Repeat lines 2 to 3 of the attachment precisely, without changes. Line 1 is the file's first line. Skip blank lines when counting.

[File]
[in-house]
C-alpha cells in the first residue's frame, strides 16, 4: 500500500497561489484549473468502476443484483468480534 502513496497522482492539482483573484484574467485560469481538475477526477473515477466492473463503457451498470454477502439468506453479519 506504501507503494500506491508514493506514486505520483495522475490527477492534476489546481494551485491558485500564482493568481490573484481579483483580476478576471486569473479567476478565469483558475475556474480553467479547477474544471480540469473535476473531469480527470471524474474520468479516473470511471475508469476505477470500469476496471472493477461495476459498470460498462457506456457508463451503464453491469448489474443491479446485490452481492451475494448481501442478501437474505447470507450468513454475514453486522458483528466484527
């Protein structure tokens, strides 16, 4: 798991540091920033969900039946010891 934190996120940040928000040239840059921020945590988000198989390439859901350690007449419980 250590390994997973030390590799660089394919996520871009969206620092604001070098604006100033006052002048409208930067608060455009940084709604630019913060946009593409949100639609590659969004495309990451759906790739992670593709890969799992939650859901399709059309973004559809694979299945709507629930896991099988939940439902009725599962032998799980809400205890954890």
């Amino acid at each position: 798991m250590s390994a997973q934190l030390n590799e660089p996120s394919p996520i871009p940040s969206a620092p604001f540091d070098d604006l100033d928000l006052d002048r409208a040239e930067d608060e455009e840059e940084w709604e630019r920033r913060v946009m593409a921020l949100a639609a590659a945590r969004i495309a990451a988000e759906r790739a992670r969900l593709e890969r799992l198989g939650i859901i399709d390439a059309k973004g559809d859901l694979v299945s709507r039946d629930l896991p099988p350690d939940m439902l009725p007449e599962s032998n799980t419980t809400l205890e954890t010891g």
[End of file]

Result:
C-alpha cells in the first residue's frame, strides 16, 4: 500500500497561489484549473468502476443484483468480534 502513496497522482492539482483573484484574467485560469481538475477526477473515477466492473463503457451498470454477502439468506453479519 506504501507503494500506491508514493506514486505520483495522475490527477492534476489546481494551485491558485500564482493568481490573484481579483483580476478576471486569473479567476478565469483558475475556474480553467479547477474544471480540469473535476473531469480527470471524474474520468479516473470511471475508469476505477470500469476496471472493477461495476459498470460498462457506456457508463451503464453491469448489474443491479446485490452481492451475494448481501442478501437474505447470507450468513454475514453486522458483528466484527
């Protein structure tokens, strides 16, 4: 798991540091920033969900039946010891 934190996120940040928000040239840059921020945590988000198989390439859901350690007449419980 250590390994997973030390590799660089394919996520871009969206620092604001070098604006100033006052002048409208930067608060455009940084709604630019913060946009593409949100639609590659969004495309990451759906790739992670593709890969799992939650859901399709059309973004559809694979299945709507629930896991099988939940439902009725599962032998799980809400205890954890």